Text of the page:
Hunter Technology, Inc. v. ScottAnnotate this Case
701 P.2d 645 (1985)
HUNTER TECHNOLOGY, INC., a California corporation, Plaintiff-Appellant, v. Lawrence SCOTT, Defendant-Appellee.
Colorado Court of Appeals, Div. II.
April 25, 1985.
Warren & Marek, Bruce W. Warren, Niwot, for plaintiff-appellant.
Grant, Bernard & Lyons, Marc R. Carlson, Longmont, for defendant-appellee.
VAN CISE, Judge.
Plaintiff, Hunter Technology, Inc. (the creditor), appeals the dismissal of a Colorado judgment against defendant, Lawrence Scott (the debtor), obtained by filing a California judgment pursuant to the Uniform Enforcement of Foreign Judgments Act, § 13-53-101 et seq., C.R.S. (the Uniform Act). We reverse.
In February 1975, the creditor obtained a judgment in California against the debtor. On April 25, 1983, in accordance with the Uniform Act, an authenticated copy of the judgment was filed by the creditor with the clerk of the Boulder county district court *646 and the debtor was duly notified of the filing.
On December 16, 1983, the debtor filed an "answer and affidavit." He made no claim that the judgment was invalid in California or that it was not entitled to full faith and credit in Colorado. He asked for the Colorado judgment to be vacated and dismissed on the sole ground that it was barred by the six-year statute of limitations applicable to actions on foreign judgments, § 13-80-119, C.R.S. (1984 Cum.Supp.). The trial court agreed with the debtor and granted the relief sought. The propriety of that ruling is the main issue on this appeal.
Prior to 1969, when a creditor sought enforcement of a foreign judgment in Colorado, the only course available to him was to institute a separate lawsuit on that judgment, with full procedural requirements applying to the second action. In 1969, Colorado adopted the 1964 revised version of the Uniform Act. Section 13-53-107, C.R.S., of the Uniform Act retains, as an "optional procedure," this former "right of a judgment creditor to bring an action to enforce his judgment instead of proceeding under this article." However, § 13-53-103, C.R.S., of the Uniform Act provides a new summary proceeding whereby:"A copy of any foreign judgment ... may be filed in the office of the clerk of [a] court of this state.... A judgment so filed has the same effect and is subject to the same procedures, defenses, and proceedings for reopening, vacating, or staying as a judgment of the court of this state in which filed and may be enforced or satisfied in like manner."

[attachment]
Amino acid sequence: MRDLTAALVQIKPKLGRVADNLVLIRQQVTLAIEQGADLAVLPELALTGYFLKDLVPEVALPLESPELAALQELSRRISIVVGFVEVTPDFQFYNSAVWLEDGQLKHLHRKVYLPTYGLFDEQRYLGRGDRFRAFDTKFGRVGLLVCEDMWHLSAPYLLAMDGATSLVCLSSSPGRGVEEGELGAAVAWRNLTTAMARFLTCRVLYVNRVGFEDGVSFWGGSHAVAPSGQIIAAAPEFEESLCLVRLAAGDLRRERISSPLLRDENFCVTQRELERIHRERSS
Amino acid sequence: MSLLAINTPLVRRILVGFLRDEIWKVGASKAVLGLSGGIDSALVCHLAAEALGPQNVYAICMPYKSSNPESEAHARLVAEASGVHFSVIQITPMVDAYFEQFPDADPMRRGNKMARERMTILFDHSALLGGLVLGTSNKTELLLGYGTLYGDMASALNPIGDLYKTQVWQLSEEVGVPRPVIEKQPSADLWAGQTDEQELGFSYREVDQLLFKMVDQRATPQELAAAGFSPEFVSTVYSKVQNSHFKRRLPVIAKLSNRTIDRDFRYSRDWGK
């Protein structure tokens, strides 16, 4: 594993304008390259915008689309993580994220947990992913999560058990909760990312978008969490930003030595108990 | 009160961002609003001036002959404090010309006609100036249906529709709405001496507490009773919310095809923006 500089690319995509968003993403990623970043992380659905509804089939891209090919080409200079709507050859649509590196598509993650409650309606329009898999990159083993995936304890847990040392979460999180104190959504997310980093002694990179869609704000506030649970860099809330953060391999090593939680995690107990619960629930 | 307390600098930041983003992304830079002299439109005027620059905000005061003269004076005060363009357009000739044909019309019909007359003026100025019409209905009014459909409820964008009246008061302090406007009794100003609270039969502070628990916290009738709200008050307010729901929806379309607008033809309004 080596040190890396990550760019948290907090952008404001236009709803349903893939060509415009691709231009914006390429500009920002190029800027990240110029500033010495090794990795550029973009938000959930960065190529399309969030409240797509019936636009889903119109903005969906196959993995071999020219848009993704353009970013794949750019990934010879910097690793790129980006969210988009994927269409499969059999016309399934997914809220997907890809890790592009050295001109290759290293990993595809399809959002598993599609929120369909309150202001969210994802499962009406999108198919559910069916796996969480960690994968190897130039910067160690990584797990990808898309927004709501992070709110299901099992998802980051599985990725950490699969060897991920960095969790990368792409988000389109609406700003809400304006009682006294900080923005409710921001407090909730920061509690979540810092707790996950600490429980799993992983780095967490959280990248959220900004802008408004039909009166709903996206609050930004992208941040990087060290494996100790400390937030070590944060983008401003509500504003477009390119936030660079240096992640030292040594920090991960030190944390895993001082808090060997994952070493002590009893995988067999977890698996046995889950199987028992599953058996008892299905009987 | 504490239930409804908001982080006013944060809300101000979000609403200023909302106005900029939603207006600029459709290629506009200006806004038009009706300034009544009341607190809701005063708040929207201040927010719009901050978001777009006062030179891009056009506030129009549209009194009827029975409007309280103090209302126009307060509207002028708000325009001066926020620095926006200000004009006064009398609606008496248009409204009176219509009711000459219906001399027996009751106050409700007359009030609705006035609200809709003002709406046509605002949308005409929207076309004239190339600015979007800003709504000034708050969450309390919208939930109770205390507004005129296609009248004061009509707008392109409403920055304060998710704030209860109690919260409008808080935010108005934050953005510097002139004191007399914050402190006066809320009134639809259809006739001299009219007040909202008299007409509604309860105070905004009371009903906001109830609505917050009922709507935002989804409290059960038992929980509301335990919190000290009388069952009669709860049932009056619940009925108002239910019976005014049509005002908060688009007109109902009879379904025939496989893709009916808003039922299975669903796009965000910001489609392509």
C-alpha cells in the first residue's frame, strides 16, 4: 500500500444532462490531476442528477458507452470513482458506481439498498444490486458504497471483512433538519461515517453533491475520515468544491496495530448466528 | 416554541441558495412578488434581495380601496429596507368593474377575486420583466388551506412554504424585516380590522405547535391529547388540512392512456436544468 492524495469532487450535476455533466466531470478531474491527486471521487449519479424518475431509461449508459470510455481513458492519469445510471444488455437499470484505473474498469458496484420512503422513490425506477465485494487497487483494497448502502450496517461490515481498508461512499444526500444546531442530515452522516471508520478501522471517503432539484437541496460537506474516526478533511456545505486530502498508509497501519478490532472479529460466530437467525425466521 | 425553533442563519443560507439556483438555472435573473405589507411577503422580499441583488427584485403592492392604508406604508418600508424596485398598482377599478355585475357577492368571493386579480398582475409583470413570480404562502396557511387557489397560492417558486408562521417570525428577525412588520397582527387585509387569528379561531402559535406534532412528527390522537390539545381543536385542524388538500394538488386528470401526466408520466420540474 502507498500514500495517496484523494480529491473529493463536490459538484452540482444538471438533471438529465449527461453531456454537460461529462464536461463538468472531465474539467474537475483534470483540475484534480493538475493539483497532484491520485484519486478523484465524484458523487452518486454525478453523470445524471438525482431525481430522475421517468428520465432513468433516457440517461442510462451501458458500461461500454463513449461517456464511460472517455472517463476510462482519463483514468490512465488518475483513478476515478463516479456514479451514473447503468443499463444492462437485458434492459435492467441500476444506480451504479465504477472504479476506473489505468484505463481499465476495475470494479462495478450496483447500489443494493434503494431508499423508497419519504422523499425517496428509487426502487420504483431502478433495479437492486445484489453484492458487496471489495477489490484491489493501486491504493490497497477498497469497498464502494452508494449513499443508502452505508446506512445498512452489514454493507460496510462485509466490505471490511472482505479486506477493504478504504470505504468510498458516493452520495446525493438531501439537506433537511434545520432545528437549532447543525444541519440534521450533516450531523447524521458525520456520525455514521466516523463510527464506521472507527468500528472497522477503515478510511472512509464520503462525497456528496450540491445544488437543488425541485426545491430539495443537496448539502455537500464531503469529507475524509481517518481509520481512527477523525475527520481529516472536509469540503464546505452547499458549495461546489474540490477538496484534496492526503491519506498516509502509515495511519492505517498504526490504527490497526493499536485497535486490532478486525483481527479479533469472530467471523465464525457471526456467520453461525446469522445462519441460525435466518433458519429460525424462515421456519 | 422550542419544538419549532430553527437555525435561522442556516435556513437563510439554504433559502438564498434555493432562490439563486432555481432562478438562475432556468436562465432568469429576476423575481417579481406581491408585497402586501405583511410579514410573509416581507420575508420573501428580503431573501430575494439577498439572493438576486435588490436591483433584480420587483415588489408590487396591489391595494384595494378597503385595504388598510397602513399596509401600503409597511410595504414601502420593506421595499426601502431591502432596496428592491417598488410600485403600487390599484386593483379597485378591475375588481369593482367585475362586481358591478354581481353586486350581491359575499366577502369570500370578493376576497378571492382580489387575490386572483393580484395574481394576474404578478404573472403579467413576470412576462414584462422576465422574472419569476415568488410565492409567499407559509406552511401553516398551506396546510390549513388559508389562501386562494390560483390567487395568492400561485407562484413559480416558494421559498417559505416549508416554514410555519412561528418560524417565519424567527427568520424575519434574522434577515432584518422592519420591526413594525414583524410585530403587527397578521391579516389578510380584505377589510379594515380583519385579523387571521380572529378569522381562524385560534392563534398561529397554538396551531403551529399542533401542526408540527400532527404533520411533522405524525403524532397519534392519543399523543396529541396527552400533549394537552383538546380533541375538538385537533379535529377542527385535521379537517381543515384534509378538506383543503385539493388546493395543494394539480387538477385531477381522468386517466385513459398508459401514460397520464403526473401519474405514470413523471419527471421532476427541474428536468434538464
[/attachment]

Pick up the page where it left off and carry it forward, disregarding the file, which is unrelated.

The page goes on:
Under this provision, the act of filing and notice to the debtor makes the foreign judgment the same as a Colorado judgment for all purposes.
The trial court held that enforcement of the Colorado judgment obtained pursuant to the Uniform Act was barred by § 13-80-119, C.R.S. (1984 Cum.Supp.). That statute provides:"It is lawful for any person against whom an action is commenced in any court of this state, wherein the cause of action accrued without this state, upon... a judgment or decree rendered in any court without this state more than six years before the commencement of the action in this state to plead the same in bar of the action in this state."
This six-year limitation statute is an affirmative defense in a conventional lawsuit brought on a foreign judgment the "optional procedure" referred to in § 13-53-107 of the Uniform Act. Smith v. Kent Oil Co., 128 Colo. 80, 261 P.2d 149 (1953). However, the filing procedure under the Uniform Act is not "an action" within the meaning of § 13-80-119. Instead, the Uniform Act provides "a viable alternative to the traditional method of enforcing foreign judgments by a separate lawsuit.... The [Uniform] Act does not involve the institution of an action to enforce the judgment; it requires, to give the foreign judgment immediate legally enforceable consequences, only that it be filed in accordance with its provisions." Producers Grain Corp. v. Carroll, 546 P.2d 285 (Okla.App.1976). The Uniform Act has no time deadlines for filing.
The debtor's reliance on Kendall v. Costa, 659 P.2d 715 (Colo.App.1982) is misplaced. In Kendall, the court was not confronted with the issues whether the six-year limitation statute applied to a filing under the Uniform Act or whether such a filing is an "action" within the meaning of the statute. The issue decided in Kendall was whether the limitation period was tolled because the debtor was absent from the state.
In view of our ruling that the six-year statute is not applicable to filings under the Uniform Act, we do not address the other contention of the creditor that the debtor failed to raise the defense within a reasonable time and, therefore, waived it.
The judgment of dismissal is reversed and the cause is remanded for reinstatement of the judgment against the debtor.
BERMAN and KELLY, JJ., concur.